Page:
How Developing a Relationship with File-Sharers Will Lead to More Music Sales

How Developing a Relationship with File-Sharers Will Lead to More Music Sales

Hey guys – Merry Christmas!

In addition to last week’s post, this one was also contributed by my friend, Tom Jeffries of Safe-Xchange.

In this article, Tom addresses one of the most heated controversies in the music industry: file-sharing.

Early on, it was believed that peer-to-peer networks and file-sharing were detrimental to the future of artists and (mostly) the music industry. Tom provides evidence to the contrary, and cites several real-life examples of experiments involving file-sharing that turned out to be beneficial to artists.

We’d love to hear your thoughts on this topic. Make sure to leave feedback in the comments section below, and don’t forget to thank Tom for his contribution! – David

Technological advances always bring change. 500 years ago, people were put to death for using the printing press. That didn’t stop the printing press, it was simply the reaction of the people who wanted to keep their control of society.

The move to digital, and especially the internet, has brought huge changes, and those changes are likely to continue for many years. The music industry is fighting those changes. In the long run, they will not win. Unfortunately, they are making life very difficult for musicians.

300 million people share files on the peer-to-peer (P2P) networks every month. Those people spend between 30 to 35% more on music and film than the general population. The music industry is trying to stop them, but the truth is that they are great fans and great customers. Many experiments have been done to prove this point.

Coca-Cola and Jay-Z Promotion

In 2006 Coca-Cola and Jay-Z put a video clip of Jay-Z’s live concert in Radio City Music Hall on the file sharing networks. The Wall Street Journal published an article on October 18, 2006 entitled Record Labels Turn Piracy Into a Marketing Opportunity that described how successful this was. Here’s a quote from the article:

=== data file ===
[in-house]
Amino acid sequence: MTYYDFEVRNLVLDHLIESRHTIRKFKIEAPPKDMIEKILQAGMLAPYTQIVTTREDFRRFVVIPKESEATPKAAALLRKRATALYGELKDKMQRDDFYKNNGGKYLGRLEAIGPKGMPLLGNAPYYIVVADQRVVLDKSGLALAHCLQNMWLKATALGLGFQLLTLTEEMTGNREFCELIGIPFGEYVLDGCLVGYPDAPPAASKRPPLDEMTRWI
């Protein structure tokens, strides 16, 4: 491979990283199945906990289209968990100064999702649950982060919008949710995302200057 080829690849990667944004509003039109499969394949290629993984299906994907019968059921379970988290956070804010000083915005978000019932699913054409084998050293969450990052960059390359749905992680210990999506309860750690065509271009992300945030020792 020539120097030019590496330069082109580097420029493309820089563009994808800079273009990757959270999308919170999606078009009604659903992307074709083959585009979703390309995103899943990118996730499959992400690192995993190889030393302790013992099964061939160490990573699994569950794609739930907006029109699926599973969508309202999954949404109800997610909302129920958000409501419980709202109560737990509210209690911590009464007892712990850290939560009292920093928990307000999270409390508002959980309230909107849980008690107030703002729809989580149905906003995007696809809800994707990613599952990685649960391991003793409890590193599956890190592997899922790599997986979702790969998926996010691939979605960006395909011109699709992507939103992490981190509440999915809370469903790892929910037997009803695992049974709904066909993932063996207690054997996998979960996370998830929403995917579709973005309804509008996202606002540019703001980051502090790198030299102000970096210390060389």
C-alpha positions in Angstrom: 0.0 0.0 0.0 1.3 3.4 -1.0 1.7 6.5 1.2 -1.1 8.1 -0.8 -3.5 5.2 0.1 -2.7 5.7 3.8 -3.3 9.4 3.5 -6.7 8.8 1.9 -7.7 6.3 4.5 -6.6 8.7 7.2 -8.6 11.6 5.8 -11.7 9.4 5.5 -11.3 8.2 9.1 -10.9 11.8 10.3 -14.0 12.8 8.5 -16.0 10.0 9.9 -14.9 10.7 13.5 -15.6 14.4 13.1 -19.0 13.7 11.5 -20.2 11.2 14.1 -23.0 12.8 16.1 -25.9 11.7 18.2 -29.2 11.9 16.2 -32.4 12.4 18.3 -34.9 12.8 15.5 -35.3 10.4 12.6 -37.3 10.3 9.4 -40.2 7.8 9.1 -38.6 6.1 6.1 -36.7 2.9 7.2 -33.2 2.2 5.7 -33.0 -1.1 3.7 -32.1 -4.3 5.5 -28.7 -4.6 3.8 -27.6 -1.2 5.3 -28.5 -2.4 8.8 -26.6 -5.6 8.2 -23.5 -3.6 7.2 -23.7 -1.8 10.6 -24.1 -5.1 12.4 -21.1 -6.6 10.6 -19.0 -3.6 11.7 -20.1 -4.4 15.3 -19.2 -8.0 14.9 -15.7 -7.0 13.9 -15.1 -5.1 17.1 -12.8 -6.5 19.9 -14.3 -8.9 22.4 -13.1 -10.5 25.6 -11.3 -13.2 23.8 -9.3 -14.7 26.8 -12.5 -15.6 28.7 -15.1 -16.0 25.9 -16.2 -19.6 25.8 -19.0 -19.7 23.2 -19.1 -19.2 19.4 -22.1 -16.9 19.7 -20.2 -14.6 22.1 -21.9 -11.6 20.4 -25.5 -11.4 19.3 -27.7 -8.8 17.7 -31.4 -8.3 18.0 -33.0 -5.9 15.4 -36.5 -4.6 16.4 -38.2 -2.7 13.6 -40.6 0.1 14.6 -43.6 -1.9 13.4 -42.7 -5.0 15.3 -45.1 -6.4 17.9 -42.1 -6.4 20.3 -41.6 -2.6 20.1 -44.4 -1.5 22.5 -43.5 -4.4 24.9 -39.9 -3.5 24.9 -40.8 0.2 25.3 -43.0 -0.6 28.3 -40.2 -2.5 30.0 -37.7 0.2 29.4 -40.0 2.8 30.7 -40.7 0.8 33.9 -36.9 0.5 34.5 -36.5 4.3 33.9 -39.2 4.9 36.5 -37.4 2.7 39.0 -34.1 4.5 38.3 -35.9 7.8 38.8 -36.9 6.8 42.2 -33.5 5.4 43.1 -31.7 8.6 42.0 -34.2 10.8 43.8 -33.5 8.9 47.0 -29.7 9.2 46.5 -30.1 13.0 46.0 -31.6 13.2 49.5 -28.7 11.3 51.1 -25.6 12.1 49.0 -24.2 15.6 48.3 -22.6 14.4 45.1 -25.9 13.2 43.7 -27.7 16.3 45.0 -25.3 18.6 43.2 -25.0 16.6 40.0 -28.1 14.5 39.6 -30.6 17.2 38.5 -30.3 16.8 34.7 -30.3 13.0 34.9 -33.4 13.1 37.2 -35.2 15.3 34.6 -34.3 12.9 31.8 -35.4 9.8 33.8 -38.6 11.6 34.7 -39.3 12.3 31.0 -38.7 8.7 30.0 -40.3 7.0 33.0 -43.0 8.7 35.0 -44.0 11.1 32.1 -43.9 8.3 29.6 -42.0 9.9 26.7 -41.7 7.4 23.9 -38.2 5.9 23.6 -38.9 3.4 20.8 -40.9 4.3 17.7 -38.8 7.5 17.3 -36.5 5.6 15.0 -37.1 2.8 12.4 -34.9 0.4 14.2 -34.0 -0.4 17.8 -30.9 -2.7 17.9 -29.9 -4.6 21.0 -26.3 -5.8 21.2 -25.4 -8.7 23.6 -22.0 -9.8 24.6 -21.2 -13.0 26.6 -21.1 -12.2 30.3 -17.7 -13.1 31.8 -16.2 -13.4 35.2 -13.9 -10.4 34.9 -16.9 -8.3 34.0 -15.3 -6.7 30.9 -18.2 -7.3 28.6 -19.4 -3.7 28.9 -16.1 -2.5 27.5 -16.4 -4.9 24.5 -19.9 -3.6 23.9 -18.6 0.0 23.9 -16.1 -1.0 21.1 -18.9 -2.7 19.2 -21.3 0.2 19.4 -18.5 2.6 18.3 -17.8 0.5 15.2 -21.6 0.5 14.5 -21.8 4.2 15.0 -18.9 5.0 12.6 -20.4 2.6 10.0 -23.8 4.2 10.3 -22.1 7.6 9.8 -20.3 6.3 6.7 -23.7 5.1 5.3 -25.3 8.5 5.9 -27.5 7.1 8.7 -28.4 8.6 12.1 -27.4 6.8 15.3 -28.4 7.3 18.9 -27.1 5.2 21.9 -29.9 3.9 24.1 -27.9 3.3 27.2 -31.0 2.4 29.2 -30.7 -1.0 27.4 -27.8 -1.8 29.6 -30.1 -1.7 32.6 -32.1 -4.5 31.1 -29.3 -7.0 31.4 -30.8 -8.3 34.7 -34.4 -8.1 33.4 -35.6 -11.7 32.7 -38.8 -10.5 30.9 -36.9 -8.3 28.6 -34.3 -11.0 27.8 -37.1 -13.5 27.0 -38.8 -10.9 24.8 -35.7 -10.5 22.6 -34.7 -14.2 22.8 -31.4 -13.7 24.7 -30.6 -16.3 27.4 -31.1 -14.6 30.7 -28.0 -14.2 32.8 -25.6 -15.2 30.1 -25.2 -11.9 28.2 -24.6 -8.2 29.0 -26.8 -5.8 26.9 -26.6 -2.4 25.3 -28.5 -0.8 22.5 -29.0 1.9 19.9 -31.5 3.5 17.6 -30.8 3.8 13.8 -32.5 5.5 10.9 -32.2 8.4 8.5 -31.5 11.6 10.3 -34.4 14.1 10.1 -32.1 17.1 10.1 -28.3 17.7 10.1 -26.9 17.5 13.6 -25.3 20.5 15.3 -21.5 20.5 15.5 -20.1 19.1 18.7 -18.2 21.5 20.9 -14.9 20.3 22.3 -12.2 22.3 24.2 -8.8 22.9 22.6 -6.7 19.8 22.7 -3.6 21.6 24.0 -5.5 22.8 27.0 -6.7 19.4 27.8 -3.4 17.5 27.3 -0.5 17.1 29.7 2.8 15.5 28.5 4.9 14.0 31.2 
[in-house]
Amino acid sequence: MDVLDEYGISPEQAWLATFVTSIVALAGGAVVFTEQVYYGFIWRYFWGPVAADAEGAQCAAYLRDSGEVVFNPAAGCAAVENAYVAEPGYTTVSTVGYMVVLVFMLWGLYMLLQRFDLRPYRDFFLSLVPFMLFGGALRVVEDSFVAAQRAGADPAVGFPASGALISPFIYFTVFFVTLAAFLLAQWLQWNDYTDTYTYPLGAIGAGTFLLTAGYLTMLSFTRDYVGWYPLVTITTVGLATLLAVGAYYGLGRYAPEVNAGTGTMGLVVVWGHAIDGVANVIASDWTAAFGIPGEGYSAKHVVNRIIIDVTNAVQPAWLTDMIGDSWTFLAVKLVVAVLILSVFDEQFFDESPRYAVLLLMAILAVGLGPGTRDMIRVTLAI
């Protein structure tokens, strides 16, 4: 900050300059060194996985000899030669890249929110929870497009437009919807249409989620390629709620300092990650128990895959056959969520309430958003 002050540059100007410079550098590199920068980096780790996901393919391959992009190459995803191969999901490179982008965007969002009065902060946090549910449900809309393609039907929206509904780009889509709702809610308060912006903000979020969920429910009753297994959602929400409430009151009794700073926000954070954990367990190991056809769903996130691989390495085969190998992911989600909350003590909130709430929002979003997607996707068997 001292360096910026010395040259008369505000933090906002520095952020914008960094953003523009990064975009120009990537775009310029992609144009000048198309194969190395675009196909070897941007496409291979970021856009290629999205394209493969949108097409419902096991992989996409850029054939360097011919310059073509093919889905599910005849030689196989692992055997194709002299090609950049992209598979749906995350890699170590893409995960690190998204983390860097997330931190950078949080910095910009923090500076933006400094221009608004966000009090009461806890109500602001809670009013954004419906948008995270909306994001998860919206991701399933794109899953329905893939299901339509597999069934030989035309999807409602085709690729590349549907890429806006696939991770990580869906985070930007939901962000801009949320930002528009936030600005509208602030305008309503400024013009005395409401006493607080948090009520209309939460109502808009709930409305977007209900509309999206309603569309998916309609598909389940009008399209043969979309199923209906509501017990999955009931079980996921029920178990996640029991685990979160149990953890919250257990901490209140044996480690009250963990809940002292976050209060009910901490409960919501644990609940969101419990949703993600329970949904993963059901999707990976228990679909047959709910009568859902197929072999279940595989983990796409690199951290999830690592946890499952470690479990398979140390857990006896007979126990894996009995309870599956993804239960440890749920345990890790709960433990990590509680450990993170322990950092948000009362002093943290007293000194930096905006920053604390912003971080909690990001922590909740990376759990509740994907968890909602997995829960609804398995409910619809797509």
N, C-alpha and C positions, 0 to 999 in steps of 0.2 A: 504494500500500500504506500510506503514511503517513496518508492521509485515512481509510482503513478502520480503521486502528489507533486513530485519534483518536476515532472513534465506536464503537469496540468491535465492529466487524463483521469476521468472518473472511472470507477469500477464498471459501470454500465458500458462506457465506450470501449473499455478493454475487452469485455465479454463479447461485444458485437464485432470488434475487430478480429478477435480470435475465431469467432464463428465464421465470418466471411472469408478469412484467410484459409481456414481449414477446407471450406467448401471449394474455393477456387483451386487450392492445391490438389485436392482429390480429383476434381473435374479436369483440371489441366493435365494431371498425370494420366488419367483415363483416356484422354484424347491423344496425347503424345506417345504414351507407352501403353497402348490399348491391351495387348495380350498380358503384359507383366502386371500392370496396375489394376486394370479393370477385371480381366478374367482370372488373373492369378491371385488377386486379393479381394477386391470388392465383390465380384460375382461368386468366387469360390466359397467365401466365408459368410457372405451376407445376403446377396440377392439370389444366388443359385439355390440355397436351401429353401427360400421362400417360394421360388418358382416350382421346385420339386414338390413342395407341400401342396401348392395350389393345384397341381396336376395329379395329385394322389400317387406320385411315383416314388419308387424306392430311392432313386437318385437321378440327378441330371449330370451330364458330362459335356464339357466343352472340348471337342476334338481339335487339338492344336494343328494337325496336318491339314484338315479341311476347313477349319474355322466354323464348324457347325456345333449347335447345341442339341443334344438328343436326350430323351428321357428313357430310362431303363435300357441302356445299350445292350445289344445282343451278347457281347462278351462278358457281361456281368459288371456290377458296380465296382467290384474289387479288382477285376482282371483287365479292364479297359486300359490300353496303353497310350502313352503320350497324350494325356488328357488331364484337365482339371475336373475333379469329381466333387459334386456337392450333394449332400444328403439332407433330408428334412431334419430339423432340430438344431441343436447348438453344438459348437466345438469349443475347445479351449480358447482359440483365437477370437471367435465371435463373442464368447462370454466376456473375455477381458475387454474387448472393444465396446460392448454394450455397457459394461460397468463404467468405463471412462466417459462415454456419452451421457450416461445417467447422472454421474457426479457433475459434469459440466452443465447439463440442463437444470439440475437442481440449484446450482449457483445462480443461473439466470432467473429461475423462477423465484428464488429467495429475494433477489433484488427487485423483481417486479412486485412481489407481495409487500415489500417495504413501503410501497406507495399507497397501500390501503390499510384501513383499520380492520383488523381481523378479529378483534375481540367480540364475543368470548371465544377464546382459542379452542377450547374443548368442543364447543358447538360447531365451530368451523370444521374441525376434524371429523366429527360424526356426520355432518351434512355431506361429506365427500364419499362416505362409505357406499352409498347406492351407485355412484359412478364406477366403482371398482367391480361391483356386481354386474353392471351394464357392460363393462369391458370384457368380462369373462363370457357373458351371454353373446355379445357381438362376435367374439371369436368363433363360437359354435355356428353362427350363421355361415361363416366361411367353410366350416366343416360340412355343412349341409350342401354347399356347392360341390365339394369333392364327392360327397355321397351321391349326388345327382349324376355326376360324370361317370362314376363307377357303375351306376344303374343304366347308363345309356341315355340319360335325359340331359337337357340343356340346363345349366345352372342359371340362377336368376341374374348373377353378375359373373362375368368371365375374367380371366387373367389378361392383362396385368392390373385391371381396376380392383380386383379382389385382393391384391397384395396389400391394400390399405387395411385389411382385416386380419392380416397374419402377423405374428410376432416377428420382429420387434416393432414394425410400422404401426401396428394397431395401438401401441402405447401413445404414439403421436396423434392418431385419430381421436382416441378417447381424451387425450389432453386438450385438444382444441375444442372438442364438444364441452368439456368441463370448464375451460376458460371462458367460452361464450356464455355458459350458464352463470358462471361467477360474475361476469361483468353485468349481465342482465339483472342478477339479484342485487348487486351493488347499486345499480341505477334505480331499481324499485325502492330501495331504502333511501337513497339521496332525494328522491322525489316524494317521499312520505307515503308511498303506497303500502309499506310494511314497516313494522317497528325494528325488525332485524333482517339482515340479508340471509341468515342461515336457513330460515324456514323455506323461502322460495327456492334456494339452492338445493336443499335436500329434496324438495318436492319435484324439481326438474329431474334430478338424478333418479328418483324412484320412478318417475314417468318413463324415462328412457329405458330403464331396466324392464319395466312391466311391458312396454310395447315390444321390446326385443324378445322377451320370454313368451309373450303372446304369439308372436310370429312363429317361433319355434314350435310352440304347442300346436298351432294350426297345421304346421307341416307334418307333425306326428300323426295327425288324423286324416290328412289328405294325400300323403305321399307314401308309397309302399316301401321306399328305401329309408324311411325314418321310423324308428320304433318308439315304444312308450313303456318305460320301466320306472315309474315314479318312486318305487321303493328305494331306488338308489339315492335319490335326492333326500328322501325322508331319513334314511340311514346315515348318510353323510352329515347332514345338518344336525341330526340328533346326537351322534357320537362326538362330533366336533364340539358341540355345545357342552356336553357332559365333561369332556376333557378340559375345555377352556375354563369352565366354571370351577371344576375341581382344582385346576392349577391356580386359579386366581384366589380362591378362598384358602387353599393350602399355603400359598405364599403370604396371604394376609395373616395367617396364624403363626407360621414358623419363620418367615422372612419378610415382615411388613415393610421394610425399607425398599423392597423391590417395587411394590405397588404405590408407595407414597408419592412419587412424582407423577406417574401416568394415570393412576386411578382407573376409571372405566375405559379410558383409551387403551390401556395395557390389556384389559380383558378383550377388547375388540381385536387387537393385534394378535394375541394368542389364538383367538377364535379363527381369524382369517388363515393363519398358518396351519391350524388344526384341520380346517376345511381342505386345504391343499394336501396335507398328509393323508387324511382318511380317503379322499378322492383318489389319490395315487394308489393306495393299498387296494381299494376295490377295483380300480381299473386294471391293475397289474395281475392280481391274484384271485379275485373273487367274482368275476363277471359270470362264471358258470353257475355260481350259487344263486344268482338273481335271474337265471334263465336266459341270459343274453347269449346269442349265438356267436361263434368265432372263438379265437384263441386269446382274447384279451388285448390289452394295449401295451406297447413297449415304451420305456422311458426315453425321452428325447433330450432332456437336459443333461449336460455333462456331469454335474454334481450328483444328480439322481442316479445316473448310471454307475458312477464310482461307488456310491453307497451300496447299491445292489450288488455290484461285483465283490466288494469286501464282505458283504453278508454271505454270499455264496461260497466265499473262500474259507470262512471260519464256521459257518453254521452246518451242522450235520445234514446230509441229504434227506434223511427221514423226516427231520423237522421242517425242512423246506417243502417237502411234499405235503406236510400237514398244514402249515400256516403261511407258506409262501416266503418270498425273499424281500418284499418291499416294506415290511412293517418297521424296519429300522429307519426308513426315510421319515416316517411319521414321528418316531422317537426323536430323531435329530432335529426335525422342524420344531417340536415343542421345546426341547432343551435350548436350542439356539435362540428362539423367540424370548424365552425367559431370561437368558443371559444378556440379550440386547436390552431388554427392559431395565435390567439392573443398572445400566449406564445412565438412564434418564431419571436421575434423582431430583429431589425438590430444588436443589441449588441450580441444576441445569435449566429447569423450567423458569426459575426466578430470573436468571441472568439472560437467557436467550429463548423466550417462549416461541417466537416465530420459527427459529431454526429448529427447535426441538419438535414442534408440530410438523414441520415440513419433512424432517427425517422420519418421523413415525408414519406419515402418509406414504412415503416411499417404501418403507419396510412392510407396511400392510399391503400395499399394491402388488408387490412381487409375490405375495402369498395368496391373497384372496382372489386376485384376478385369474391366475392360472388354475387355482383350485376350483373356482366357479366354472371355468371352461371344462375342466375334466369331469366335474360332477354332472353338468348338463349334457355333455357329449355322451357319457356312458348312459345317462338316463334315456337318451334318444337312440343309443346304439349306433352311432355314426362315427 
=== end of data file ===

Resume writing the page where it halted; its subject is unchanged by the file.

But now there’s a growing recognition among some record executives and performers that the people who are downloading illegally are frequently huge music fans and that marketing to them may be more desirable in the long run than suing or otherwise harassing them.

Eric Clapton Music Video

Several years ago, Eric Clapton’s managers put a Flash widget out on the P2P networks. It included two great music videos, one with Eric Clapton and one of Carlos Santana, a YouTube video of ZZ Top, along with other things that helped the downloader connect with Eric Clapton. The goal was to sell an Eric Clapton music video DVD. It worked so well they did it three times.

Counting Crows & BitTorrent

Grammy Award winning Counting Crows did a deal with BitTorrent in which they shared four new tracks, liner notes, and artwork from the album directly to BitTorrent users. Counting Crows lead singer Adam Duritz said:

I don’t know how I didn’t think of this earlier – it’s the most obvious thing in the world since BitTorrent has such a huge global reach. It’s not just about getting music to the people who would buy it anyway – even though that is, of course, very good – the hardest thing to do is make new fans.

Iron Maiden & Musicmetric

Iron Maiden used data about file sharing from Musicmetric to determine that they had a huge base of fans in South America, in particular Brazil, Venezuela, Mexico, Colombia, and Chile. They booked a tour, and raked in $2,580,000 from a single show in Sao Paolo.

Final Thoughts on File-Sharers

My first foretaste of this came 15 years ago. We had a no-Napster rule in our house. I happened to notice my son was running Napster and asked him why. He said he bought more music than he had before; rather than going into record stores and seeing the pretty packages, he could listen to the music and know which bands he liked.